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While reading some phrases examples I saw this:

These are the plates I want.

Translating to Portuguese gets this way:

Esses são os pratos que eu quero.

As you can see the word "Que" means "That", apparently in my language, the word that is more usual. I think That(?) I'm using more "that" than is needed and I can't get when to not use.

It really feels that(?) needs an "that" here.
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These are the plates * I want.

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    In non wh relatives, the subordinator "that" is omissible except where 'gap' is in subject position, e.g. "I met some friends [that __ saw Ed last week]", where gap is subject of the bracketed relative clause. – BillJ Aug 27 '17 at 16:13
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The relativizer (that or a wh- word) which introduces a restrictive relative clause may be omitted in all registers if it designates a constituent other than the subject in the relative clause. In your example, for instance, that/which would designate the direct object of want, so it may be omitted.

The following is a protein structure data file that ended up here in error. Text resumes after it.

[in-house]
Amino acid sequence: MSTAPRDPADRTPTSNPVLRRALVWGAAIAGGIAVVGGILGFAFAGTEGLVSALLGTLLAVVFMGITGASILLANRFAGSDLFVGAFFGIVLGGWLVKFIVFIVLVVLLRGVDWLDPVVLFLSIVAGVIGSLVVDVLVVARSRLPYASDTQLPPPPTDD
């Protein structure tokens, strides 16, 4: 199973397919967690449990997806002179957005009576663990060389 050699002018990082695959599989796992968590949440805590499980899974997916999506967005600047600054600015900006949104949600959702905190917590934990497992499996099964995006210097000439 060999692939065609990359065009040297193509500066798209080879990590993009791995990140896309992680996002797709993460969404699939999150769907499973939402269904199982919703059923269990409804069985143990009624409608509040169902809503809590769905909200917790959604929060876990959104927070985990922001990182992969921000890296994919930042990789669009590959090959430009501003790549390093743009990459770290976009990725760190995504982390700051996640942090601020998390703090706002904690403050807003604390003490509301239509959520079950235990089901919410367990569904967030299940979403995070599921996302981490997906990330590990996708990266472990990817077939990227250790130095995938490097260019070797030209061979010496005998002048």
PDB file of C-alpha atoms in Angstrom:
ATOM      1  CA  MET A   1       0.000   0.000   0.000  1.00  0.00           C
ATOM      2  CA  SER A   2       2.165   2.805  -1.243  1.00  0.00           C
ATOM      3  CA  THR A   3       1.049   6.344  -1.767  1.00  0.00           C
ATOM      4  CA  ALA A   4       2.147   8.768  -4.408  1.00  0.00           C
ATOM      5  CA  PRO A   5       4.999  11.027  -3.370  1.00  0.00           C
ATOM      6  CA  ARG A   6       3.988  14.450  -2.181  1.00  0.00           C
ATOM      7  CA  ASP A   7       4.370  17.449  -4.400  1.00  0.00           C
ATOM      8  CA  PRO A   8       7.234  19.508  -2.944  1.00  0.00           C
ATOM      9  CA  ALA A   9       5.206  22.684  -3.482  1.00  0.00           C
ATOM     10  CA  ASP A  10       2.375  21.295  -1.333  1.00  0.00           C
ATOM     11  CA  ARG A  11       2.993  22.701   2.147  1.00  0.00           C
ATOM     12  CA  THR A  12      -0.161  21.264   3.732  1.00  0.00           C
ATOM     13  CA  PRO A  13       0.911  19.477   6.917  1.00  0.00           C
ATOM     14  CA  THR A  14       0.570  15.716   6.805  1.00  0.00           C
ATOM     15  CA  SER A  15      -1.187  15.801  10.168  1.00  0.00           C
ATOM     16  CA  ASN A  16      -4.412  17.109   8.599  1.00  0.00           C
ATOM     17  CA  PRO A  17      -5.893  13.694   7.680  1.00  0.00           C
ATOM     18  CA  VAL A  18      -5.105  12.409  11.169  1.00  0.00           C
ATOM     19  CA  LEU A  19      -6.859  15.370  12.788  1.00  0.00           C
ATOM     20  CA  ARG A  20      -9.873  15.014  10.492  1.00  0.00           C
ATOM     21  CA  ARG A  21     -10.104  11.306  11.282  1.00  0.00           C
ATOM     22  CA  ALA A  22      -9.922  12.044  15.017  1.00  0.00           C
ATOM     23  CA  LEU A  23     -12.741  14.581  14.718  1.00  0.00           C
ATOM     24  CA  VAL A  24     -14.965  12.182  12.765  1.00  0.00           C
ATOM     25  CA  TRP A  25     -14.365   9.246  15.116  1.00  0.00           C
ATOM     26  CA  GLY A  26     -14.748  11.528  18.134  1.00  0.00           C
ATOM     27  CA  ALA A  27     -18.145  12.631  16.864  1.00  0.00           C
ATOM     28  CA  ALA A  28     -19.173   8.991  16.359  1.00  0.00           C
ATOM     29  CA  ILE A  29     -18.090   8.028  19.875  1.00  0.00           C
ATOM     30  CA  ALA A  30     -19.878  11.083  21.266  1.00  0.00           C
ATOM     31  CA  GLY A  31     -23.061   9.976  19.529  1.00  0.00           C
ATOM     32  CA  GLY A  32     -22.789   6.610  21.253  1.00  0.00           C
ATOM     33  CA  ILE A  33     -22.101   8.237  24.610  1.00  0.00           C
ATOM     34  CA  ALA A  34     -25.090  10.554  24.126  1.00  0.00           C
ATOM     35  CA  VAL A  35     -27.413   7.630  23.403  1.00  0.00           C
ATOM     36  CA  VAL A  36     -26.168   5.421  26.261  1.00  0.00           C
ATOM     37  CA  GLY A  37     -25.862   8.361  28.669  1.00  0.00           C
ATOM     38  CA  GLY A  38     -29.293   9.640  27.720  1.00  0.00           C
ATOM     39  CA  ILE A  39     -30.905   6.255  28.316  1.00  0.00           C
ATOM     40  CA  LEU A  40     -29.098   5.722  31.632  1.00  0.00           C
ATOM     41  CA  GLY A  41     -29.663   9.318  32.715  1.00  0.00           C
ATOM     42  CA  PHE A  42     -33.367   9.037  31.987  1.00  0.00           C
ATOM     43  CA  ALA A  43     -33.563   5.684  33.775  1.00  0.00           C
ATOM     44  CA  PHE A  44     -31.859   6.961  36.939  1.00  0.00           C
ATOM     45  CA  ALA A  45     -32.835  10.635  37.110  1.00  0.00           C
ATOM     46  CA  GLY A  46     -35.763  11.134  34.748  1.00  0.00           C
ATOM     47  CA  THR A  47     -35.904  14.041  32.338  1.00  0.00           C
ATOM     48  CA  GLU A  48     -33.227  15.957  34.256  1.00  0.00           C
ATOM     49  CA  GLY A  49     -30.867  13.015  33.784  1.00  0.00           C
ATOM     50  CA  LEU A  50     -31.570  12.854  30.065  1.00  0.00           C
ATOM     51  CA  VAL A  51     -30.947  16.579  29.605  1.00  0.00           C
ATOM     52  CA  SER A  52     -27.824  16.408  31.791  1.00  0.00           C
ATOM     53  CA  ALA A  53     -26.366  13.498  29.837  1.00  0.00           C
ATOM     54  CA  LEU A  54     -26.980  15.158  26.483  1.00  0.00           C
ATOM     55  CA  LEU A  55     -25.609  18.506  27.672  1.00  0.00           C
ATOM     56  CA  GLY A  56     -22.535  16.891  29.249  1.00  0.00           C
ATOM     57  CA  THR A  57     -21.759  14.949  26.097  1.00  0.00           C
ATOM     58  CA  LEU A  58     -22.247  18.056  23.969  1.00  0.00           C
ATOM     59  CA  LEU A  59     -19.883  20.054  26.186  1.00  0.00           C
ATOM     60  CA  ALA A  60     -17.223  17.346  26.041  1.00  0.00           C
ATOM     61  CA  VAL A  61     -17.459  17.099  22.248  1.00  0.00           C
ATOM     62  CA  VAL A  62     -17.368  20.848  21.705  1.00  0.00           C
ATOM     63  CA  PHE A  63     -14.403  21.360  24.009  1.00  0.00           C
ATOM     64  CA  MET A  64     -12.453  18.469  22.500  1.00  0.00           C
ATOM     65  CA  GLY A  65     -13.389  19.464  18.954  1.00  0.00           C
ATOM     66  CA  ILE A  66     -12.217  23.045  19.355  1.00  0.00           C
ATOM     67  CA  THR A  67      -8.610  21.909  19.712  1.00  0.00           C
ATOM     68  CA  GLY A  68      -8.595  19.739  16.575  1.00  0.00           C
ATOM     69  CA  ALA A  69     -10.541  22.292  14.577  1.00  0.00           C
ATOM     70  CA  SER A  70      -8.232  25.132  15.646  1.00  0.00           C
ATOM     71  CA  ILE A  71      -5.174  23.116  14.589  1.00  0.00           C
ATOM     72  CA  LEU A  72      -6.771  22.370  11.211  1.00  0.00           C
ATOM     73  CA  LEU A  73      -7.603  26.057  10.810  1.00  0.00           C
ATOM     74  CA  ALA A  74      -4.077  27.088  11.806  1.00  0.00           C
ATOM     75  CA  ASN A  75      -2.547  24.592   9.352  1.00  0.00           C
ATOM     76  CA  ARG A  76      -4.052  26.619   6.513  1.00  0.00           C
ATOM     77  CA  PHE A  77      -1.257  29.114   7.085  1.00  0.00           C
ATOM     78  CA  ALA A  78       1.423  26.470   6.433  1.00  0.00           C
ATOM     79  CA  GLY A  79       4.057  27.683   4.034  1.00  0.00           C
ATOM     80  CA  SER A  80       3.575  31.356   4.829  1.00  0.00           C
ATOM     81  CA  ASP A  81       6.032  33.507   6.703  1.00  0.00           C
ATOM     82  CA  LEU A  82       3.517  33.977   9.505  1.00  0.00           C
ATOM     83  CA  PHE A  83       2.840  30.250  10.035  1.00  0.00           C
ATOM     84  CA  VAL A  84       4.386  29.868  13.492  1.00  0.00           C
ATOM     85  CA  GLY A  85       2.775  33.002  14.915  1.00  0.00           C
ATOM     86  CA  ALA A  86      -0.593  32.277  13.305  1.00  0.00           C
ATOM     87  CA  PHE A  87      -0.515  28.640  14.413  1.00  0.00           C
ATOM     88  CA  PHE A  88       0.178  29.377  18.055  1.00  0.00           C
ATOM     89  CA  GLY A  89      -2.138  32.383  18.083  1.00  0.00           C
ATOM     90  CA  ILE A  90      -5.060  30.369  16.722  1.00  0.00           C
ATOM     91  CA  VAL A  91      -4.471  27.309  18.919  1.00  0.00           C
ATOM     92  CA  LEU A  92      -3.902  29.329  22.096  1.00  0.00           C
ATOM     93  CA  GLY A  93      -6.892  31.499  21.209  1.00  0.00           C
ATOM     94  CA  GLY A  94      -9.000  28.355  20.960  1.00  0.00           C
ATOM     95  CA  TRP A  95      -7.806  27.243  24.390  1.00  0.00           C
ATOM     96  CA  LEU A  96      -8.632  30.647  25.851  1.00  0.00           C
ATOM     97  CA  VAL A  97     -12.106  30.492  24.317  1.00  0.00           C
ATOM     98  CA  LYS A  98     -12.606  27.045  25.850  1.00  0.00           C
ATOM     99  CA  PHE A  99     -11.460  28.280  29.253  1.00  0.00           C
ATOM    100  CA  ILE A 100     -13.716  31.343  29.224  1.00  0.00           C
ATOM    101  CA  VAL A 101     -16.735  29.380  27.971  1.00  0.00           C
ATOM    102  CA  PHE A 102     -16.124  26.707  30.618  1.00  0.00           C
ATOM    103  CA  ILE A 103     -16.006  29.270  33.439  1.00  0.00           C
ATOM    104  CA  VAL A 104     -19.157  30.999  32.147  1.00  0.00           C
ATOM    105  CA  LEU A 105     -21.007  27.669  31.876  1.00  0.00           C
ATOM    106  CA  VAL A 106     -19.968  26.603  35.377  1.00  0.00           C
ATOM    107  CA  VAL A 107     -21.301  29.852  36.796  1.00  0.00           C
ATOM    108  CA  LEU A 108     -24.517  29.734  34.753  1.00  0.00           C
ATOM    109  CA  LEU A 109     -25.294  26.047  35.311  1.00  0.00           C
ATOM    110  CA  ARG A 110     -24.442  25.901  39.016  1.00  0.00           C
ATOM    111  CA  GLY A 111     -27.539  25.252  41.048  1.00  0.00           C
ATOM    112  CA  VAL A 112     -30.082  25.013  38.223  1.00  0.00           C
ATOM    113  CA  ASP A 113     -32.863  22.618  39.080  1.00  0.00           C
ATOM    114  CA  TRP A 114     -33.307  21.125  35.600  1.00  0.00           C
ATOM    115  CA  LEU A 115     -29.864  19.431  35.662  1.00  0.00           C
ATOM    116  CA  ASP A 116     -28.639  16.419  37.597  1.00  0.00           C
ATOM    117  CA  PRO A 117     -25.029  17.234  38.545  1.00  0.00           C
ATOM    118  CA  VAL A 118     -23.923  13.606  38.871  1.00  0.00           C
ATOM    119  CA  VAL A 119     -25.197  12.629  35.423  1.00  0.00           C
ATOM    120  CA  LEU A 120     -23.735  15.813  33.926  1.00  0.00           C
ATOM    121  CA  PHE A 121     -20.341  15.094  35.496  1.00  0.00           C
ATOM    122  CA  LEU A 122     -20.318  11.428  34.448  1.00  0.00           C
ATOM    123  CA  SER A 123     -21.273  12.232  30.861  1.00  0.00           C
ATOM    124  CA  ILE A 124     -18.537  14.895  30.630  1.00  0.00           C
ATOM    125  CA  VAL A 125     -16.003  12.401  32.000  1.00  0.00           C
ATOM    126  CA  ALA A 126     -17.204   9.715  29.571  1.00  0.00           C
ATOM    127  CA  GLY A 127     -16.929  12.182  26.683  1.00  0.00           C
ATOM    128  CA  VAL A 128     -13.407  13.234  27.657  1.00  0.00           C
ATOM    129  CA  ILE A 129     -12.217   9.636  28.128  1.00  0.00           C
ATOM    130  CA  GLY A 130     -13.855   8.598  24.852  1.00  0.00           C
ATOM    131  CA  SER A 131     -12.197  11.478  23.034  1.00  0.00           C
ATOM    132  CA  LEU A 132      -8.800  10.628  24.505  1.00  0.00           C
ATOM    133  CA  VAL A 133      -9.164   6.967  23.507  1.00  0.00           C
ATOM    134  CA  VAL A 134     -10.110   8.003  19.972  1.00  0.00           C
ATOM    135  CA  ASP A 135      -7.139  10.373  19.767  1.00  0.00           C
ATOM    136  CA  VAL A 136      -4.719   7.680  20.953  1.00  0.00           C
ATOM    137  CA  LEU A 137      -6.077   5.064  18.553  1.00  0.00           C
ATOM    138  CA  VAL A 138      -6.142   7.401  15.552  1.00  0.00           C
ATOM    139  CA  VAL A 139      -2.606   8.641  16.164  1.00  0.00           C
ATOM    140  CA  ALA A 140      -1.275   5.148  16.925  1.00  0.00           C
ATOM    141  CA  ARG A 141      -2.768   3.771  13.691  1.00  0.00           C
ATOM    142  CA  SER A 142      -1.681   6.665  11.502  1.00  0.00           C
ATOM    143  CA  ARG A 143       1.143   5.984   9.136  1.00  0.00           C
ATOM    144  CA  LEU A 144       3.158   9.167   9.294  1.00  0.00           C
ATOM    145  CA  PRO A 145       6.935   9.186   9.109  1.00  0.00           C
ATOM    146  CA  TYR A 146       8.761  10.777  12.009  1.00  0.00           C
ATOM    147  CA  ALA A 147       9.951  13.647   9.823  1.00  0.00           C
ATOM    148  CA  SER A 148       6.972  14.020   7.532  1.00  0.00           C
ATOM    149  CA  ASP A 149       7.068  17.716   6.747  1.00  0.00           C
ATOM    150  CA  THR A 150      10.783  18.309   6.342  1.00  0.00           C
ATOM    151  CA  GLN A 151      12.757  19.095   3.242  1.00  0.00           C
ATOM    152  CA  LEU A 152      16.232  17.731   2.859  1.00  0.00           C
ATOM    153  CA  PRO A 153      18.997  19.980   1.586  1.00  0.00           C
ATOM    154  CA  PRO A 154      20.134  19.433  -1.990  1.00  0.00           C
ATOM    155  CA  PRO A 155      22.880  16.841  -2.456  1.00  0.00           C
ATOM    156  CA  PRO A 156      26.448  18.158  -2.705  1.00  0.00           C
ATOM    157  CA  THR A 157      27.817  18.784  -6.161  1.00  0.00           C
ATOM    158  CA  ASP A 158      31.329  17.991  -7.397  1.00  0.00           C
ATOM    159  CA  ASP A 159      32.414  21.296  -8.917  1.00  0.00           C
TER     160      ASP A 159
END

The relativizer is usually omitted in speech, except when the speaker is groping for words—in this case, speakers will often include that, and even repeat it as a useful 'filler'. In formal discourse it should be included if your sentence is long or complicated, because including it helps the reader parse your meaning. I myself prefer the appropriate wh- word in such contexts, because that has so many uses besides that (!) of relativizer that (!) it is as likely to confuse the reader as help her.

Note, by the way, that even a subject relativizer may be omitted in casual speech:

There's this guy who lives down the street from me who has a reciprocating saw I borrow to prune trees.

This should not be emulated in formal registers.

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